With increased attention to how securities laws may apply to digital token sales and the disruptive nature of increased cyber threats to the investor community, the Securities Exchange Commission (“SEC”) last week announced two new initiatives. The SEC’s press release, found here, outlined the creation of the Cyber Unit (“Unit”) and the Retail Strategy Task Force (“RSTF”).
According to the press release the Unit will focus the Enforcement Division’s substantial cyber-related expertise on targeting cyber-related misconduct, including: (more…)
Just about every survey of General Counsels reveals the same #1 culprit of sleepless nights….. a cybersecurity hack. If you run a business in today’s global environment, it is hard to escape the fundamental reality that it is more than likely a matter of when, not if, you will face a cyber threat. And depending on the nature of your business, that threat can have a wide range of implications. If you are a public company, there is an additional issue to consider… what do you have to disclose to your investors and shareholders?
Being prepared for a hack with a comprehensive written information security plan and an equally robust incident response plan is just one component to be considered if you are a public company. You must also have a plan to meet your reporting and disclosure obligations to a variety of governmental bodies. While measuring your response needs in the wake of a hack, and determining if there are state, federal or international laws and regulations that require reporting, you must also pay close attention to possible disclosure obligations in your SEC filings. Specifically, if you have tripped a disclosure to a state attorney general or your company’s customers, then it is possible you may also have a disclosure obligation to your shareholders. (more…)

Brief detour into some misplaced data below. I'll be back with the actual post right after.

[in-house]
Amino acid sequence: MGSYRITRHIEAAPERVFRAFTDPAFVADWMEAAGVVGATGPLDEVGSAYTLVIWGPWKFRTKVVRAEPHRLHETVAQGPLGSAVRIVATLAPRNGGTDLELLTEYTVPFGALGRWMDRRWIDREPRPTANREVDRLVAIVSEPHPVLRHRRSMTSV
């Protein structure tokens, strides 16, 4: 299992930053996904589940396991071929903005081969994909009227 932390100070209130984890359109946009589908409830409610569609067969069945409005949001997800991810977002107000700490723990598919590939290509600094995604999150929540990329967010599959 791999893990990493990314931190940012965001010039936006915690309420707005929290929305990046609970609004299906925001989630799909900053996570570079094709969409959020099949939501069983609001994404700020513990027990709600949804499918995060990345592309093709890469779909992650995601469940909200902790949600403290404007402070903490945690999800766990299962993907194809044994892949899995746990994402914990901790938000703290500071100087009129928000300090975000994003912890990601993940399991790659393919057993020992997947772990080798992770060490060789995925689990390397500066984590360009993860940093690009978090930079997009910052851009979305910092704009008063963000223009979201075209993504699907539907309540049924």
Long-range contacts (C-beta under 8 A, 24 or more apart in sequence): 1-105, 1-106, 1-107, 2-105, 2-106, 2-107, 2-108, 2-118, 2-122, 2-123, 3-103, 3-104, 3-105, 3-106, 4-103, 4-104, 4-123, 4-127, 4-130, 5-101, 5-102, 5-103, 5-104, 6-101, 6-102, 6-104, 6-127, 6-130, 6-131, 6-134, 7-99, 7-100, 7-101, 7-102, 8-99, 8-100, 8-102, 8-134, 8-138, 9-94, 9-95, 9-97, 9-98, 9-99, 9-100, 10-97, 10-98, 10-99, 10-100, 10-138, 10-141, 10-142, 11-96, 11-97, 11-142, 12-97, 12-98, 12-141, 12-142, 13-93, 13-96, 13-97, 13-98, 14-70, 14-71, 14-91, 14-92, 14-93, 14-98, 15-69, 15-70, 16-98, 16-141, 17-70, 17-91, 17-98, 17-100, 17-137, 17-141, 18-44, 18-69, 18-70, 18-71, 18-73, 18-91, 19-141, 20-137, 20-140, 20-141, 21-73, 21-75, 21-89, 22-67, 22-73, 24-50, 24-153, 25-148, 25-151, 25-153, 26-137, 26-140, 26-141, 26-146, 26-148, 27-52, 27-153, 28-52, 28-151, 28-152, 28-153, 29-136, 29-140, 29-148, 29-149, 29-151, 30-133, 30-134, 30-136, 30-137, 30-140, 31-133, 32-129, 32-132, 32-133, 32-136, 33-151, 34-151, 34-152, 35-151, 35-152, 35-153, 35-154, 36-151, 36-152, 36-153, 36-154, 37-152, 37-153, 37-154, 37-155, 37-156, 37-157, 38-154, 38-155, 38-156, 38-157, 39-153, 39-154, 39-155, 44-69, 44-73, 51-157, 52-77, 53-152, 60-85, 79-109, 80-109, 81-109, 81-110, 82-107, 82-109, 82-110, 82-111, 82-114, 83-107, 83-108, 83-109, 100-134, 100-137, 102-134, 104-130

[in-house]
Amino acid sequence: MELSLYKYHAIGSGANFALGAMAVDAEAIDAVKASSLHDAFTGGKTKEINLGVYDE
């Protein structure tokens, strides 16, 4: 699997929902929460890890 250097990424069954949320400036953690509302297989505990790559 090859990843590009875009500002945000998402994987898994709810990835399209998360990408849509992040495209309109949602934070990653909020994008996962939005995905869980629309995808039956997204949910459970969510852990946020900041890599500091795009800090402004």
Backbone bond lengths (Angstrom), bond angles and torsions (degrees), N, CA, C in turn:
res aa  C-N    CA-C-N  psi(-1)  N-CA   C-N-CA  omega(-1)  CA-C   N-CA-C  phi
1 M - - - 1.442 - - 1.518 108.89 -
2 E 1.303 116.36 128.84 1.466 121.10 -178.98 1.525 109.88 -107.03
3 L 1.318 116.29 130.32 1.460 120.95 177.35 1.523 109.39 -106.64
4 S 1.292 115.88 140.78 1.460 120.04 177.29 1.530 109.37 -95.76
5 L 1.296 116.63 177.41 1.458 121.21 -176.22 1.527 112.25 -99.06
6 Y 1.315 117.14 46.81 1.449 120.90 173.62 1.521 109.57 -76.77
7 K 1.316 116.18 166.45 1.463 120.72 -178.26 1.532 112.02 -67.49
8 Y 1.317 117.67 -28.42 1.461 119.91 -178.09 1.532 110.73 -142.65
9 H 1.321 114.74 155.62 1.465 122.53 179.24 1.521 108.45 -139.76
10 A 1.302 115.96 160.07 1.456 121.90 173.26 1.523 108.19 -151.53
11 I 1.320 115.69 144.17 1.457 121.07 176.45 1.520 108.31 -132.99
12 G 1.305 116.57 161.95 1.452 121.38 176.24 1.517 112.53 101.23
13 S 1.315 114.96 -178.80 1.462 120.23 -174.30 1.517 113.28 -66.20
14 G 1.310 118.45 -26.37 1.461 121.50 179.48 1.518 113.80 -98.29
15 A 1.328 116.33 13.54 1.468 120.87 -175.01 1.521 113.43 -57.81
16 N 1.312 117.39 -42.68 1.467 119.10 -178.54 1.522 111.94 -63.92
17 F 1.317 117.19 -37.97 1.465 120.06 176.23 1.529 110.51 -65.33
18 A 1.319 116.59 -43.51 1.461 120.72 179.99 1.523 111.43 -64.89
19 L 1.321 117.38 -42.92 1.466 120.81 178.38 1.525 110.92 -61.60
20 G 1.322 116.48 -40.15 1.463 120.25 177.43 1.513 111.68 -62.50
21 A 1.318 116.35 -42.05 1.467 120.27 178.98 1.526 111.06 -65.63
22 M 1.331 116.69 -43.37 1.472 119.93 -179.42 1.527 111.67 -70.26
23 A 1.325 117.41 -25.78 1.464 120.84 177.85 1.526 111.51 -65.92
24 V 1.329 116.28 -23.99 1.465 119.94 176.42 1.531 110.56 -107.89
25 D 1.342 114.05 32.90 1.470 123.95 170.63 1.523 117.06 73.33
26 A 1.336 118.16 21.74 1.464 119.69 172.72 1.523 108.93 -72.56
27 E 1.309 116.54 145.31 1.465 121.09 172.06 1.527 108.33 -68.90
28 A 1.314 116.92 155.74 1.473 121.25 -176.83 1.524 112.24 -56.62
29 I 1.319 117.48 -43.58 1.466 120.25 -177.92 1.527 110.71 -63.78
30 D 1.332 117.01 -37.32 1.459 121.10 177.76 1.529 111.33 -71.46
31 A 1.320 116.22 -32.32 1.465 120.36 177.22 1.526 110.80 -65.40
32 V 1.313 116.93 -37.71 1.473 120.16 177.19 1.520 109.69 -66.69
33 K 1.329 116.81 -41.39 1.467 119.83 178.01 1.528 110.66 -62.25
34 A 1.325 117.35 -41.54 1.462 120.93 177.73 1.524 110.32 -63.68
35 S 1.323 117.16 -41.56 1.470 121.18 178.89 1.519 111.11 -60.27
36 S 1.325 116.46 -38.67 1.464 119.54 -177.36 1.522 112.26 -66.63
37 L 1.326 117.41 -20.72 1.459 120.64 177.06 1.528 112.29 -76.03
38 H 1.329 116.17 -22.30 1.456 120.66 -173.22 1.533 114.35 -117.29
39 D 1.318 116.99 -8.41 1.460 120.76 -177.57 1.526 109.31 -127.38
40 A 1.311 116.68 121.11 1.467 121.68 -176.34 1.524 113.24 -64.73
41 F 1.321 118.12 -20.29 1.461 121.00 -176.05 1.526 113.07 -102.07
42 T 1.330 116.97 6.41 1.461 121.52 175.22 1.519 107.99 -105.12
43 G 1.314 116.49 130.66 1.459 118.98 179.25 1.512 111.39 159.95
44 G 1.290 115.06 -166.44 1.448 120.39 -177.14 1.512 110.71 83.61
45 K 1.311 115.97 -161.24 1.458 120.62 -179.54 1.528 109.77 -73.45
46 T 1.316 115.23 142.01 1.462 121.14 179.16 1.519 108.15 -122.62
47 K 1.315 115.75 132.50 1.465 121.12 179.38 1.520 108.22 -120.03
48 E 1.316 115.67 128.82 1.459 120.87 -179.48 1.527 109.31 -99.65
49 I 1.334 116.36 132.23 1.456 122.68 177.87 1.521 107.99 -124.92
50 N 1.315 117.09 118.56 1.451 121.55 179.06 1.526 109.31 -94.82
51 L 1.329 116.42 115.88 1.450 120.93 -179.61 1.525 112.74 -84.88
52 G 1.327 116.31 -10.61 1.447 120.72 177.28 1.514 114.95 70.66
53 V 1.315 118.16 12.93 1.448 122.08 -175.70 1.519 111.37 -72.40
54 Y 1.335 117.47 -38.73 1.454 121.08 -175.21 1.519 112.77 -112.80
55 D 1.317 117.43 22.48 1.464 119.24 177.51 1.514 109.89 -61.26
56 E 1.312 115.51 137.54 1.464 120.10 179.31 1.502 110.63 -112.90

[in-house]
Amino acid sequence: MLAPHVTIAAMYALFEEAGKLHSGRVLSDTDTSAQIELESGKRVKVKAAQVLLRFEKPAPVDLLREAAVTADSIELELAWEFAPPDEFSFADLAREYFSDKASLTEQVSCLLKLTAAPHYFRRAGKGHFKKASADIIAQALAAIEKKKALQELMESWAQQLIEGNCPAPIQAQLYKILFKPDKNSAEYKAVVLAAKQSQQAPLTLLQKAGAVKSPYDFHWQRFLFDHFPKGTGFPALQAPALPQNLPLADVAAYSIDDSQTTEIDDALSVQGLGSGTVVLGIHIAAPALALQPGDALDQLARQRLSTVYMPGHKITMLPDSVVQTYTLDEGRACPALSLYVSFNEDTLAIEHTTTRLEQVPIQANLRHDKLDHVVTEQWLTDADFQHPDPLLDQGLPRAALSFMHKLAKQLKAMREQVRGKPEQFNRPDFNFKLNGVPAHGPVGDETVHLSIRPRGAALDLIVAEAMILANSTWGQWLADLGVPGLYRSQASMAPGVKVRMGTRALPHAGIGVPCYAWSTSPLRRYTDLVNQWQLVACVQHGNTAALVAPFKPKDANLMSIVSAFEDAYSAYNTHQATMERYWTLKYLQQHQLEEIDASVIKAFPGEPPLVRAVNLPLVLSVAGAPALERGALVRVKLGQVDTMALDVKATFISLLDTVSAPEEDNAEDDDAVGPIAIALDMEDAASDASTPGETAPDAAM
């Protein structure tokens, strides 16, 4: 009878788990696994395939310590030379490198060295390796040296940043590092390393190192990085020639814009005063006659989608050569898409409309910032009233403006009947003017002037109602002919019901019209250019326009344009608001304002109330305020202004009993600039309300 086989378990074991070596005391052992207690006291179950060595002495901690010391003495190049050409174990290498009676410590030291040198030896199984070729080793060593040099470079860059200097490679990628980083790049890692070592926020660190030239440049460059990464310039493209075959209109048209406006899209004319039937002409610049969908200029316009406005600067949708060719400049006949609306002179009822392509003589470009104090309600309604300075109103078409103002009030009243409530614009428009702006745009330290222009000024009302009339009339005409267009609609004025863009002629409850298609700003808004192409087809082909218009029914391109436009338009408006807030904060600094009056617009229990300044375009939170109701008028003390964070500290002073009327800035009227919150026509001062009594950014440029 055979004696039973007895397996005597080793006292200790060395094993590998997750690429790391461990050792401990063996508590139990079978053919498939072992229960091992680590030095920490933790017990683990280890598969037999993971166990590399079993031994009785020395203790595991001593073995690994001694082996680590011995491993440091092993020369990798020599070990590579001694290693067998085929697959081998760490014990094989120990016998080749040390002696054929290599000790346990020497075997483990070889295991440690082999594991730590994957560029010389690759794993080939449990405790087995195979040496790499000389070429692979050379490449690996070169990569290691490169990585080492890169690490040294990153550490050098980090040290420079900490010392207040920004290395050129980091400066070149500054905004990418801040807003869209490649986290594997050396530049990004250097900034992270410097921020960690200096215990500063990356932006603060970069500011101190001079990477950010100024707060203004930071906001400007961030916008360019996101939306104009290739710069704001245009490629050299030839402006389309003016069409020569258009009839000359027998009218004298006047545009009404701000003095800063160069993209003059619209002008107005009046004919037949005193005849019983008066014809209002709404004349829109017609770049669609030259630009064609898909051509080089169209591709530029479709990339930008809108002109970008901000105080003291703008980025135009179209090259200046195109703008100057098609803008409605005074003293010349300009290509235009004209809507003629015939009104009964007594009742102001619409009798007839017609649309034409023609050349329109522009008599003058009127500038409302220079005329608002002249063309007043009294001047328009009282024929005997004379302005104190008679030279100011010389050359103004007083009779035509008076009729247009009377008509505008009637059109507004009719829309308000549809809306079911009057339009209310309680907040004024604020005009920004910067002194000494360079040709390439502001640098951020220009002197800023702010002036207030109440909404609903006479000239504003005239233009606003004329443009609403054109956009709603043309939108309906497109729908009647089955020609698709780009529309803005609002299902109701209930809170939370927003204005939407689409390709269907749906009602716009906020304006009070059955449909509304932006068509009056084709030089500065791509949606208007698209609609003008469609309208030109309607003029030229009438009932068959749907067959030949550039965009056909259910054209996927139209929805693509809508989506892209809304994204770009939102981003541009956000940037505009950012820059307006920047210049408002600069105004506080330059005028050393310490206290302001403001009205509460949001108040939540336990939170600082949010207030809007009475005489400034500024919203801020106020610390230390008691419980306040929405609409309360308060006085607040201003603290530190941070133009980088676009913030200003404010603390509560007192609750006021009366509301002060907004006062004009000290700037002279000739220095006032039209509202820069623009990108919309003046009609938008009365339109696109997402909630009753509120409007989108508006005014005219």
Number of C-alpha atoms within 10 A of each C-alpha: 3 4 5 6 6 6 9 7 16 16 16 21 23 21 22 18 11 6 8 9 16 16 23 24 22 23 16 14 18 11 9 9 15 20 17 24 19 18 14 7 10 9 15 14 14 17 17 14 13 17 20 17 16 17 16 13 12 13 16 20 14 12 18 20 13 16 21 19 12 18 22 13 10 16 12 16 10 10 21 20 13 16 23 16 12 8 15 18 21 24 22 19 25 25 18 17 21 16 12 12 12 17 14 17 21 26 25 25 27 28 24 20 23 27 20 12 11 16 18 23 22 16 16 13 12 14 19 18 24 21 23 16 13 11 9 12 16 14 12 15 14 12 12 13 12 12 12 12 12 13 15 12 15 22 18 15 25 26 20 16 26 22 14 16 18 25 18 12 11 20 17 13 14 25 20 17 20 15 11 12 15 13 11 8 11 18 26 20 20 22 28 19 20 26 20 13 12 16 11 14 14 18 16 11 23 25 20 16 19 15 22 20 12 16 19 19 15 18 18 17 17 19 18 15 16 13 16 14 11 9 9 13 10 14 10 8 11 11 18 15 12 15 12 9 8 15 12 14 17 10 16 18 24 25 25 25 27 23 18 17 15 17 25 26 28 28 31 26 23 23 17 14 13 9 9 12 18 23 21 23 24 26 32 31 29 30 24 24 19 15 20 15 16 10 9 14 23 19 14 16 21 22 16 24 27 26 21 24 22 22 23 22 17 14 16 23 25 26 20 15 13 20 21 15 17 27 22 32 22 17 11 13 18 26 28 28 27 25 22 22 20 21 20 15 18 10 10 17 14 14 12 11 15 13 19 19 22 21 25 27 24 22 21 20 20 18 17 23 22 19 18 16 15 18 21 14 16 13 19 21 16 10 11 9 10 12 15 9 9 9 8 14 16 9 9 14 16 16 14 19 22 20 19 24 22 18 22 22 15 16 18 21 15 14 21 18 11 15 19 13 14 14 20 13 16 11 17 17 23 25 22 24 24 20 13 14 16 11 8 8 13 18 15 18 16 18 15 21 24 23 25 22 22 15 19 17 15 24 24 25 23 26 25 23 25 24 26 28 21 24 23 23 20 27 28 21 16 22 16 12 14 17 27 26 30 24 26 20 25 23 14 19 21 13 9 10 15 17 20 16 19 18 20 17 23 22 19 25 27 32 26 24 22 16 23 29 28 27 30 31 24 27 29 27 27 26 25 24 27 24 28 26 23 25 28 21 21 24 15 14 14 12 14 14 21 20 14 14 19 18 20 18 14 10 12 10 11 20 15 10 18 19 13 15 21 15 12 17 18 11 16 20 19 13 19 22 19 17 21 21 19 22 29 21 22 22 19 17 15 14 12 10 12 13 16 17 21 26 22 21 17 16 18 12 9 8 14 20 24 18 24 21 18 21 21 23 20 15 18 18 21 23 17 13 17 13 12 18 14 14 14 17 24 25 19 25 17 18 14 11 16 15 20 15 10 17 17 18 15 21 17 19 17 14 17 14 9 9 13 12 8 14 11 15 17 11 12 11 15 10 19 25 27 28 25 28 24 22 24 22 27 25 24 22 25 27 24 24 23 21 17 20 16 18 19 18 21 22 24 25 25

It is tax season, which means that criminals are busy trying to steal people’s tax information (e.g., names, addresses, social security numbers, income information), which they can use to file fraudulent tax returns and steal tax refunds.
As an employer, you likely maintain your employees’ tax information and, thus, are a target. Indeed, criminals regularly target employers and hack their databases or pose as company executives and send a phishing email asking for all employees’ W-2s for accounting purposes.
As such, it is important to understand your duty to protect your employees’ personal information, as well as potential liability for failing to do so. Most states, including California, make clear that employers have a legal duty to protect their employees’ personal information. These courts also make clear that whether an employer has legally compliant, written policies for protecting private information and responding to data breaches will heavily inform whether and the extent of an employer’s liability for a data breach.